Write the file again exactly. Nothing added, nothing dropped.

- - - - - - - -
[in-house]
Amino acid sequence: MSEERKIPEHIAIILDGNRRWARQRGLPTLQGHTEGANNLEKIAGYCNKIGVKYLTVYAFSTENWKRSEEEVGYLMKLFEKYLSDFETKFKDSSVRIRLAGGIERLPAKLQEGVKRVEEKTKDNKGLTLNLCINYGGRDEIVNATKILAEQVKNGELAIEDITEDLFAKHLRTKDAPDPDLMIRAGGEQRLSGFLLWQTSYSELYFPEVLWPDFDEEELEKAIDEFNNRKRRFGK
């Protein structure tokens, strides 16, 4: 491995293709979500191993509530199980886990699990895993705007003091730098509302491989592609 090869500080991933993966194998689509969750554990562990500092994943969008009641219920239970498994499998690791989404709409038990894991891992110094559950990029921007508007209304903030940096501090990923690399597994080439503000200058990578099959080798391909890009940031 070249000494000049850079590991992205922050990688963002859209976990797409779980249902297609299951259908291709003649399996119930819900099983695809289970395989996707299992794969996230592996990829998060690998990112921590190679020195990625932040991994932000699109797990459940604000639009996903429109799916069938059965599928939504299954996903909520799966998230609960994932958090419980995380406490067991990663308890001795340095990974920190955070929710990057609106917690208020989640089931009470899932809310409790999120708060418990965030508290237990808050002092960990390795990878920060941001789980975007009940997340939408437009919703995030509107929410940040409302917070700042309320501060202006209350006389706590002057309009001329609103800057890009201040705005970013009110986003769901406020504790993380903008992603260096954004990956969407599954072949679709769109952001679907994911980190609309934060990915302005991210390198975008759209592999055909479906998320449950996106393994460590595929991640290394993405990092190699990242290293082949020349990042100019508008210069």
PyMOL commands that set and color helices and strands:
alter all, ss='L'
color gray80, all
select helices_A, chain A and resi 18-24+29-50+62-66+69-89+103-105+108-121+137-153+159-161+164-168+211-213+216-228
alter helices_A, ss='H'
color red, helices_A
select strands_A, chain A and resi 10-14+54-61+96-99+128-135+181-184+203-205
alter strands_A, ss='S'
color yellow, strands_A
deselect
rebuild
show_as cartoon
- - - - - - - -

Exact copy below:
[in-house]
Amino acid sequence: MSEERKIPEHIAIILDGNRRWARQRGLPTLQGHTEGANNLEKIAGYCNKIGVKYLTVYAFSTENWKRSEEEVGYLMKLFEKYLSDFETKFKDSSVRIRLAGGIERLPAKLQEGVKRVEEKTKDNKGLTLNLCINYGGRDEIVNATKILAEQVKNGELAIEDITEDLFAKHLRTKDAPDPDLMIRAGGEQRLSGFLLWQTSYSELYFPEVLWPDFDEEELEKAIDEFNNRKRRFGK
């Protein structure tokens, strides 16, 4: 491995293709979500191993509530199980886990699990895993705007003091730098509302491989592609 090869500080991933993966194998689509969750554990562990500092994943969008009641219920239970498994499998690791989404709409038990894991891992110094559950990029921007508007209304903030940096501090990923690399597994080439503000200058990578099959080798391909890009940031 070249000494000049850079590991992205922050990688963002859209976990797409779980249902297609299951259908291709003649399996119930819900099983695809289970395989996707299992794969996230592996990829998060690998990112921590190679020195990625932040991994932000699109797990459940604000639009996903429109799916069938059965599928939504299954996903909520799966998230609960994932958090419980995380406490067991990663308890001795340095990974920190955070929710990057609106917690208020989640089931009470899932809310409790999120708060418990965030508290237990808050002092960990390795990878920060941001789980975007009940997340939408437009919703995030509107929410940040409302917070700042309320501060202006209350006389706590002057309009001329609103800057890009201040705005970013009110986003769901406020504790993380903008992603260096954004990956969407599954072949679709769109952001679907994911980190609309934060990915302005991210390198975008759209592999055909479906998320449950996106393994460590595929991640290394993405990092190699990242290293082949020349990042100019508008210069």
PyMOL commands that set and color helices and strands:
alter all, ss='L'
color gray80, all
select helices_A, chain A and resi 18-24+29-50+62-66+69-89+103-105+108-121+137-153+159-161+164-168+211-213+216-228
alter helices_A, ss='H'
color red, helices_A
select strands_A, chain A and resi 10-14+54-61+96-99+128-135+181-184+203-205
alter strands_A, ss='S'
color yellow, strands_A
deselect
rebuild
show_as cartoon